Creating a world where Latinos have no barriers to reach their full potential is UnidosUS’s mission, and hearing stories like Matilde Pantoja’s makes us celebrate the power of our Affiliate Network, and their steadfast and comprehensive approach to guide our community to accomplish their American Dream. Canal Alliance believes that “everyone has the right to achieve their dreams,” and they support California’s Marin county immigrant community to create “a place where everyone can live, work, and succeed.” Matilde’s story is a motivating example of Canal Alliance’s goal of breaking the generational cycle of poverty and lifting barriers to their success. Below is Matilde’s story, told by Canal Alliance and posted here with their permission.
Matilde and her family have received support from Canal Alliance for years, from ESL to workforce development classes, including becoming citizens with support from our Immigration Legal Services team in the fall 2018.
Currently with the threat of the pandemic, she is facing new challenges, and is very worried about her disabled daughter who has cerebral palsy and her other younger children. She and her family live under the constant stress facing the pandemic. Matilde was working as a housekeeper and has continued to work once a week to pay her bills.
Hear from Matilde the struggles she and her family are facing amid the COVID-19 pandemic in our Jobs Report video.
MIGRATE FOR HER CHILD’S WELL-BEING
Matilde Pantoja is from the state of Jalisco in Mexico. In 1996, at the age of 18, she gave birth to a daughter, Lupita. Her delivery was very difficult and Lupita was born with multiple medical complications; soon after birth, the baby was diagnosed with cerebral palsy. As a young woman in a community with few job opportunities or supports for children with special needs, Matilde was anxious about how she and Lupita’s father, José Luis, would have the money to keep their child safe and healthy.
José Luis decided to go to the United States to earn money to send back to support Matilde and Lupita. Matilde herself was not interested in leaving home. Yet even with the money she received from José Luis, Matilde knew that her baby faced a dire future. Propelled by her love for her daughter, Matilde made the difficult decision to join José Luis, and came to San Rafael in 1997 with her daughter.
CANAL ALLIANCE’S LIFT
In Marin, Lupita received compassionate and expert care at a local medical clinic. Matilde also became pregnant with her second child. But the family faced other challenges: Matilde’s relationship with José Luis became strained, and she couldn’t work because Lupita needed intense care. Members of the community urged her to get assistance from Canal Alliance. “I didn’t want to ask for help, but I started to realize that some things were just too hard to do on my own,” Matilde says.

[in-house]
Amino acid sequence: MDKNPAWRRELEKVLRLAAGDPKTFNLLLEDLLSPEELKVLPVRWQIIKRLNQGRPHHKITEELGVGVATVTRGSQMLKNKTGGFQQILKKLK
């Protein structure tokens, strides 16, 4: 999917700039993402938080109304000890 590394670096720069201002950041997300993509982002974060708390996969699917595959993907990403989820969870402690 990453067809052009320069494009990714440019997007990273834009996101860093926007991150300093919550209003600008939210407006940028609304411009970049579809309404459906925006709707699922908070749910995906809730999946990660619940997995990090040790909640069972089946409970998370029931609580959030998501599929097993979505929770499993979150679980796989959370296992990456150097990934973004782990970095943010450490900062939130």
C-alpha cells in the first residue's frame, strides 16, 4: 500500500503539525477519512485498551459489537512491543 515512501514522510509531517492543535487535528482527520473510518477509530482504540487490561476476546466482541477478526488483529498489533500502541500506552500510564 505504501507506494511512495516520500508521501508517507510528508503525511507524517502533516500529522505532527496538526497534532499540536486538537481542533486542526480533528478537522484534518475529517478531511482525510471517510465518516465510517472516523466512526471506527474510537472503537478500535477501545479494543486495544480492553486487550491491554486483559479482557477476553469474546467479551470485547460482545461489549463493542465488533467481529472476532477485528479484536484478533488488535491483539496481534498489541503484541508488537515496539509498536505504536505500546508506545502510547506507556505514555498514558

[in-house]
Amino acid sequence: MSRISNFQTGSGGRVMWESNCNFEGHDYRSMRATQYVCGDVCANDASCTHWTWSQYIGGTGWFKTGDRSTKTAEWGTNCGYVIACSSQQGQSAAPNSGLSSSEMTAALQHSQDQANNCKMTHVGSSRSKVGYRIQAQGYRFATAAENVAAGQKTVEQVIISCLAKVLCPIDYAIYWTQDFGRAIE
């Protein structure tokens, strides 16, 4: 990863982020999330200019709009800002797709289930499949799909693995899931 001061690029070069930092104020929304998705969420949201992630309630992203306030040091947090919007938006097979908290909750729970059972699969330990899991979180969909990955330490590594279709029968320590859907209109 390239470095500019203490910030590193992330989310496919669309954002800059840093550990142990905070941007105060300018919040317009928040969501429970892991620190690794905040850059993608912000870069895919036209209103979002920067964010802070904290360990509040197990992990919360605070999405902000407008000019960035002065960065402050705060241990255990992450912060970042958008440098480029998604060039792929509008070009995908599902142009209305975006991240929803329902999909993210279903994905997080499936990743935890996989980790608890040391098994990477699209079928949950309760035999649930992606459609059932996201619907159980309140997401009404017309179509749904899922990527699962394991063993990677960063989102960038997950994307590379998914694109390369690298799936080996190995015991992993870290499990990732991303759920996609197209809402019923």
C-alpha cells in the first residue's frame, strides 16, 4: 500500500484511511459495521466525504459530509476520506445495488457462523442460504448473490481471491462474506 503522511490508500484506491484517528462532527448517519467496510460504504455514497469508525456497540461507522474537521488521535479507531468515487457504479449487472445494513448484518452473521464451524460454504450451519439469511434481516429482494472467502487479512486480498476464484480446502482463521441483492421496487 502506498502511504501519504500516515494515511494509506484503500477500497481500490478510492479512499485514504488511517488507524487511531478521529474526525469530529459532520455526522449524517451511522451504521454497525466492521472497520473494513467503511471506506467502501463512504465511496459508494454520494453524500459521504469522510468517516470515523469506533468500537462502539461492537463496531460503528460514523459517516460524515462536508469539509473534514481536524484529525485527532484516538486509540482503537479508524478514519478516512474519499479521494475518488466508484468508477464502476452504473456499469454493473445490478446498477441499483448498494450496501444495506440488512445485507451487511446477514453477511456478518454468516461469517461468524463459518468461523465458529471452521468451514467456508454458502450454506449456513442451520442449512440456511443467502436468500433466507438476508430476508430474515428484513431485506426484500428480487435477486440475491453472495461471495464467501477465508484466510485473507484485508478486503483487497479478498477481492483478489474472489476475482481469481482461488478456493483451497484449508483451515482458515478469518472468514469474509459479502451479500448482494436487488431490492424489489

At Canal Alliance, Matilde visited our food pantry, which allowed her to feed her children nutritious meals. Canal Alliance also helped Matilde after her relationship with José Luis ended, and she suddenly had to care for Lupita and her younger daughter entirely on her own. We also provided rental assistance for Matilde during one of Lupita’s hospitalizations so that her family would not lose its housing.
As Lupita’s health stabilized, Matilde began taking ESL and computer classes at Canal Alliance to gain skills that would allow her to support her family. She received behavioral health care to address the trauma and stress she experienced throughout her immigration journey. Canal Alliance case managers also told Matilde about a potential pathway she could take to obtain a work permit. With support from our Immigration Legal Services team, Matilde obtained a work permit, which allowed her to find more stable employment, earn a higher salary, and dedicate more time to learning English.
HER AMERICAN DREAM FULFILLED
In 2001, Matilde met and fell in love with Miguel, an immigrant from Merida, Mexico. They married and had two sons. In 2018, after participating in Canal Alliance citizenship classes and many hours of study, Matilde and Miguel became U.S. citizens. We were pleased to honor Matilde, Miguel, and dozens of their fellow new citizens, at a naturalization celebration at San Rafael City Hall. “As citizens,” Matilde told us, “we are more comfortable and relaxed. We’re not afraid of being separated from our children. Our family is now secure.”
Today, Matilde and Miguel are homeowners and are eligible to vote in upcoming elections. Matilde is one of three women who graduated from the third cohort of our construction academy, and Miguel participated in a business entrepreneurship course we recently offered. Miguel says, “It’s important to never stop learning. We dream of opening our own business as we plan for our family’s future.”